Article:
HELLO AMERICA!—I was very anxious to view the Harry Belafonte documentary which premiered on MSNBC this last weekend. As expected, it revealed an expected picture of the man I first worked within the film “Carmen Jones.” The documentary was well-done capturing a time in our nation that erupted with racial discourse and explosive anger that touched human aspect of the country.
During the 1950s, there were tons of laws, boundaries, and restrictions involving colleges, housing, hotels, and even religious organizations. There was no one of color represented in commercials, if one was publicized to appear on a special show, nearly every person of color watched it.
This was Los Angeles along with all the glitter of Hollywood. Growing up during the 40s outside of Philadelphia, I realize how fortunate I was to be selected to appear on such shows as “The Stanley Broza Children Hour Show,” as well as “The Paul Whiteman TV Teen Club Show.” I was the only performer of color to appear basically because others of color believe it wouldn’t be possible. This is one reason why it was rather difficult, at first, to settle down in Los Angeles, even though being a student at USC, was an extraordinary opportunity opening doors that were special involving the arts i.e., music, theater, and so much more.
Oh, yeah “The Trojan Marching Band” under the baton of Bill Shaeffer and John Green. So, when Belafonte arrived on the scene, his music, the way he performed, it was something America had never seen before. Most of the stars, in order to be able to work at a major club, were forced to project the image of the Bill Robinson type (all were extraordinary performers) or Steppin Fetchet who was an outstanding comic, or anyone stemming from the old days of American entertainment.
Belafonte rocked the entertainment industry and millions of fans right across the color line made it known. Whenever he was guest on a major TV show, the ratings were always out of sight. People gravitated to him and the networks and clubs realized it, quickly moved to figure out ways he might be signed for a special kind of “appearance” deal.
I was also mesmerized by these appearances, the easy way he appeared on stage, capturing the attention of everyone sitting in an audience of a thousand or doing his electrifying moves singing his Calypso songs. I was overwhelmed, I decided to perform folk music as well. As a result, I was able to get several Coffee House gigs singing that music as well.
When it was announced that Otto Preminger was directing and producing the film “Carmen Jones,” I immediately made an appointment to have a session with Preminger. After all, I did meet him briefly during one of my New York sessions concerning different shows. However, I really had to seriously convince him that I could play the comic role of T-BONE in Carmen. It wasn’t easy to deal with him, he nearly kicked me out of his office, but I believe that he was somewhat amused by my genuine determination to be taken seriously and allowed me to audition. Well, I got the part and some people who were seriously involved, they would never forget it.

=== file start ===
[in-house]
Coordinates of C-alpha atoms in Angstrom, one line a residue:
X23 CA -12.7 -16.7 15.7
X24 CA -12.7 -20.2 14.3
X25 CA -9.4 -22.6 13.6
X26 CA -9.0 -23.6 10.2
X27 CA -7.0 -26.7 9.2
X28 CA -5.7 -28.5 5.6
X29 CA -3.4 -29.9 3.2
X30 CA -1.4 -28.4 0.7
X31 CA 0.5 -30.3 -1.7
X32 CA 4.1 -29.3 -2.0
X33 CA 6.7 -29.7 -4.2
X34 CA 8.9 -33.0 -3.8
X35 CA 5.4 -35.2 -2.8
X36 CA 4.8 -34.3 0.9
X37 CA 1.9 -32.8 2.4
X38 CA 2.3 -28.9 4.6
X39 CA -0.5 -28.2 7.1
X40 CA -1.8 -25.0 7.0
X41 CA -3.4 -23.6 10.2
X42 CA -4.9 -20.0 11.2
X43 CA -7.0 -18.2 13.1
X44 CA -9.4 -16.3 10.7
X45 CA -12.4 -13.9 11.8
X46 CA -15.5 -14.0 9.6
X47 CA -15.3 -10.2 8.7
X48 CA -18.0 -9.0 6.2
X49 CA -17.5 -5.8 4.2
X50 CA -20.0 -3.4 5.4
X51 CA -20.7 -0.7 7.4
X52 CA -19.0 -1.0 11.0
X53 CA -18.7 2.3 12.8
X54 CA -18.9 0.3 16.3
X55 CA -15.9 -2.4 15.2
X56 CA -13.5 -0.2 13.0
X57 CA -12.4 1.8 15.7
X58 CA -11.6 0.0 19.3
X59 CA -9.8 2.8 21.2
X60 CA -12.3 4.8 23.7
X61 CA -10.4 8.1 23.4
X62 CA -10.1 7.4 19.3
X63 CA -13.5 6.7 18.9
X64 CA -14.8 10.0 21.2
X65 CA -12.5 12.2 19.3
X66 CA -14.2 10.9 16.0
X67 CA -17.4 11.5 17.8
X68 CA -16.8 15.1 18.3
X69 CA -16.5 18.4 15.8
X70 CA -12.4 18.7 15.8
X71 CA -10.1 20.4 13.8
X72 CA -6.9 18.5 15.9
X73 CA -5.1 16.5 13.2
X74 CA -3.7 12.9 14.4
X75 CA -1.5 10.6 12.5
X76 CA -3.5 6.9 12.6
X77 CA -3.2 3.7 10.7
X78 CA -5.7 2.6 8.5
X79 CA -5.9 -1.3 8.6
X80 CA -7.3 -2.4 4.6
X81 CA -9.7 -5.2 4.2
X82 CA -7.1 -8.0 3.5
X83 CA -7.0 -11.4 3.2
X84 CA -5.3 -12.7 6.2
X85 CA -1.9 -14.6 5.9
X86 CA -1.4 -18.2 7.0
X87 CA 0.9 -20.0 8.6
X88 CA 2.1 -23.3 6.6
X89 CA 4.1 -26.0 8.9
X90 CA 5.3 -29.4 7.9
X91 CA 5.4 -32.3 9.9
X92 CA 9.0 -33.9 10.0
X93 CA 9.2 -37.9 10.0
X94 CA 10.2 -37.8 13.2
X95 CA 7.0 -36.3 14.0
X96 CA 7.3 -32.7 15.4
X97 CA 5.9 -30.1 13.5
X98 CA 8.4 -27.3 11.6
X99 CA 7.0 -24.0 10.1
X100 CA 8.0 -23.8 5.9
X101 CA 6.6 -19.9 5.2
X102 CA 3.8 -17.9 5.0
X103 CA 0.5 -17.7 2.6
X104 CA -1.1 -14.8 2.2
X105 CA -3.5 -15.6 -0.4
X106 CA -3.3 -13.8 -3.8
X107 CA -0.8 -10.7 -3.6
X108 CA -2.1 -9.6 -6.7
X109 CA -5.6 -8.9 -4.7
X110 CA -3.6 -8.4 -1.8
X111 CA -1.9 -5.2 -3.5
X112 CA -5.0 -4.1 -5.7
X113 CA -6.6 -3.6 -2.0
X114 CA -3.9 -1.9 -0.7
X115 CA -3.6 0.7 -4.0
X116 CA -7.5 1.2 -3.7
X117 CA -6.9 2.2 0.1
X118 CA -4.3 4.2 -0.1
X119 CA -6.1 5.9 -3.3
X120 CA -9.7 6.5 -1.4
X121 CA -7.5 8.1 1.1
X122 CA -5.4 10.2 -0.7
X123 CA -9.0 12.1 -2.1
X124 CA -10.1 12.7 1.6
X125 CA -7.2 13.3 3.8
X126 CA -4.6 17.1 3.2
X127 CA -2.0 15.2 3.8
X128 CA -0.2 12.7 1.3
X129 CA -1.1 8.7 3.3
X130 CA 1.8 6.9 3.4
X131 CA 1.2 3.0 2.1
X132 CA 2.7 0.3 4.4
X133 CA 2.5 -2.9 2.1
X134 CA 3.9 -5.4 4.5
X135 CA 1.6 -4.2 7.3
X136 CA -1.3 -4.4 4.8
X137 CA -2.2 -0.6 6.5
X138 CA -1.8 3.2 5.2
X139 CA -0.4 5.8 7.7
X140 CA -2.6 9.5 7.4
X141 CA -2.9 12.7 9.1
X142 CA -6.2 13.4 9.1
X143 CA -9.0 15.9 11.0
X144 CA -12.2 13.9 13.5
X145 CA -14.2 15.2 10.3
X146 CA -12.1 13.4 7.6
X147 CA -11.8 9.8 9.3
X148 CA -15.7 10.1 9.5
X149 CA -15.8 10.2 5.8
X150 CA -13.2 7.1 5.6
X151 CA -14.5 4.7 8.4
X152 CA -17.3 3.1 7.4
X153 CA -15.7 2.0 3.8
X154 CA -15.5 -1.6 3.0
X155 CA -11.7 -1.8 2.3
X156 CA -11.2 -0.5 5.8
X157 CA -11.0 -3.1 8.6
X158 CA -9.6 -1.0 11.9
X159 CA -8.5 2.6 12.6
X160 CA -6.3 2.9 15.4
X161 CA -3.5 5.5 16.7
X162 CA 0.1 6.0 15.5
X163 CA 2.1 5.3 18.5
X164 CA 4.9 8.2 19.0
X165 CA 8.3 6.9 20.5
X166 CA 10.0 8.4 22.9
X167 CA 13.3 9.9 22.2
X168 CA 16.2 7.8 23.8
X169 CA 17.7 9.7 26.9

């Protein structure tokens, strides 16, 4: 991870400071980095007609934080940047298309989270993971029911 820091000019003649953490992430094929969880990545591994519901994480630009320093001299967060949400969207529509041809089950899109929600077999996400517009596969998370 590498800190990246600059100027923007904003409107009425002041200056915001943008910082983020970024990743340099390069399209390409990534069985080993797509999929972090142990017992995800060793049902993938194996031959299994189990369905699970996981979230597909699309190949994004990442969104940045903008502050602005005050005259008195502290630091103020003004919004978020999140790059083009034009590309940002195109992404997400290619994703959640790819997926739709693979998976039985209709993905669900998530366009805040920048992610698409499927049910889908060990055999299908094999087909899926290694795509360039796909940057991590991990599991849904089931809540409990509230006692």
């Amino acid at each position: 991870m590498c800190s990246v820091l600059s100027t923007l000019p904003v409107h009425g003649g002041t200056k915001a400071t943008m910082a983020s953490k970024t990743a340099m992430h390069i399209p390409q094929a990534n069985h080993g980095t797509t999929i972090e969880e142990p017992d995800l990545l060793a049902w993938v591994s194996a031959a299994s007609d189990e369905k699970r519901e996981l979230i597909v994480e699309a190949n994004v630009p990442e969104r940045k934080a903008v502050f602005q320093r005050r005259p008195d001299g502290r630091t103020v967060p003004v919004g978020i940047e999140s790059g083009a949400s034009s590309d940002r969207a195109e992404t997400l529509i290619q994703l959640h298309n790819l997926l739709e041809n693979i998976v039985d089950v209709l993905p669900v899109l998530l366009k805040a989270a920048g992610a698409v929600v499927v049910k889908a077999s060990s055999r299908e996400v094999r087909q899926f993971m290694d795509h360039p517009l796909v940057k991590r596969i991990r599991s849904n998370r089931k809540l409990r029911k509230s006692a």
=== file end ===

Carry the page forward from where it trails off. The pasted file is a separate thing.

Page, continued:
Since Belafonte was one of the major names along with Dorothy Dandridge and every female in the cast was hypnotized by his looks, music, and his natural charm, he was in demand in every conceivable way, if you know what I mean. When learning that I was an entertainment column for the “then” Los Angeles Eagle newspaper, he tried to keep a distance, except when we were on camera together.
I had met his wife the first week at a luncheon on the RKO lot and I found her charming and delightful to chat with, especially when discussing filmmaking. As a result, after 3 weeks of production, she surprised everyone during a break in filming. Obviously, she was visiting Harry, when spotting me, she waved, indicating she needed something. She needed to know if I knew where Harry was, and I quickly indicated, since we were all on a break, he should be in his trailer. I also knew that one of his special friends who was a classical dancer was with him as well.
She quickly thanked me and rushed off to the trailer. Minutes later, loud screams and yells were heard coming from Harry’s trailer. Hearing lamps and other houseware crashing against windows and walls, all of the neighboring trailers with actors gathered what the explosion was all about. Since it involved someone like Harry and one of the cast on the actual lot where “Carmen Jones” was shooting, as a reporter I believed I had to write about in my column. The publisher of the paper definitely agreed with me.
When someone indicated they had seen me speaking with his wife, he assumed that I was responsible for everything that happened. Then he began labeling me as the little “s….” He also saw that I would not be invited to the cast party. Of course, I was deeply hurt. When the filming was complete there was a mention in The Hollywood Reporter that Harry Belafonte was being divorced.
When watching the documentary on Belafonte, I am so pleased that I was made aware of all the impressive things during the civil rights struggle in our country. Deep down I wanted so much to respect and admire him. Now I do, realizing we all have things in our life which shadow all the good and decent things who we really are.